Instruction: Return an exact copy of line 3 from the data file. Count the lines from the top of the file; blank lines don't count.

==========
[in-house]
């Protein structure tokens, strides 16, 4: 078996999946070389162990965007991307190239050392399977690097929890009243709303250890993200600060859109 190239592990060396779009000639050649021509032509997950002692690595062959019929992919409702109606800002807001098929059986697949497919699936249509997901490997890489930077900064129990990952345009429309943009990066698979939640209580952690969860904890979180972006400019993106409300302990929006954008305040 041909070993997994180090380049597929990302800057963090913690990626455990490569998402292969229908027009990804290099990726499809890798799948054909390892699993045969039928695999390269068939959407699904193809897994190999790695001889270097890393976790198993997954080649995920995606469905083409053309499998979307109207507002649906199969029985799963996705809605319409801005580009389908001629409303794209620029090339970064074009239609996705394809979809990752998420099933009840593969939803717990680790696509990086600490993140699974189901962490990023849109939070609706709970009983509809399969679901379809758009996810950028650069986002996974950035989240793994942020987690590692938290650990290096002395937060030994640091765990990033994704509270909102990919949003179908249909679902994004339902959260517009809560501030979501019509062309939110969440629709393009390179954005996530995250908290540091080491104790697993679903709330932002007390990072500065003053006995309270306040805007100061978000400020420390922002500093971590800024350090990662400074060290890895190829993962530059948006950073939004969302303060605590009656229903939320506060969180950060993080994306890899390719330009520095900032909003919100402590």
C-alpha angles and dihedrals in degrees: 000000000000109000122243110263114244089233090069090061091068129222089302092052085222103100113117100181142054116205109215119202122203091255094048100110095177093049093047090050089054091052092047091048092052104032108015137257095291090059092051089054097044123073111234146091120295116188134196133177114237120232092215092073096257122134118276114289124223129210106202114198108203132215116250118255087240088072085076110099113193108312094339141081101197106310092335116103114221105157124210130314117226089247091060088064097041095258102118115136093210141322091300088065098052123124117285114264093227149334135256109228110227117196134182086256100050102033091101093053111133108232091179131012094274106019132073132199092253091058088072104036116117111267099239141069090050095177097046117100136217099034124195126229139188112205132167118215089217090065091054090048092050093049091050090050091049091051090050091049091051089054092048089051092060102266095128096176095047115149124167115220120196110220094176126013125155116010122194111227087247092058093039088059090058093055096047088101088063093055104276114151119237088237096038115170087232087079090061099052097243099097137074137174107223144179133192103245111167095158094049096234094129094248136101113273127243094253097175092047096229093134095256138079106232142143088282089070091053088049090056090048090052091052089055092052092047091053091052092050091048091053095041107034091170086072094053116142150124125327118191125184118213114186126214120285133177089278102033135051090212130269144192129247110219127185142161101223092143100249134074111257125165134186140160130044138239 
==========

C-alpha angles and dihedrals in degrees: 000000000000109000122243110263114244089233090069090061091068129222089302092052085222103100113117100181142054116205109215119202122203091255094048100110095177093049093047090050089054091052092047091048092052104032108015137257095291090059092051089054097044123073111234146091120295116188134196133177114237120232092215092073096257122134118276114289124223129210106202114198108203132215116250118255087240088072085076110099113193108312094339141081101197106310092335116103114221105157124210130314117226089247091060088064097041095258102118115136093210141322091300088065098052123124117285114264093227149334135256109228110227117196134182086256100050102033091101093053111133108232091179131012094274106019132073132199092253091058088072104036116117111267099239141069090050095177097046117100136217099034124195126229139188112205132167118215089217090065091054090048092050093049091050090050091049091051090050091049091051089054092048089051092060102266095128096176095047115149124167115220120196110220094176126013125155116010122194111227087247092058093039088059090058093055096047088101088063093055104276114151119237088237096038115170087232087079090061099052097243099097137074137174107223144179133192103245111167095158094049096234094129094248136101113273127243094253097175092047096229093134095256138079106232142143088282089070091053088049090056090048090052091052089055092052092047091053091052092050091048091053095041107034091170086072094053116142150124125327118191125184118213114186126214120285133177089278102033135051090212130269144192129247110219127185142161101223092143100249134074111257125165134186140160130044138239 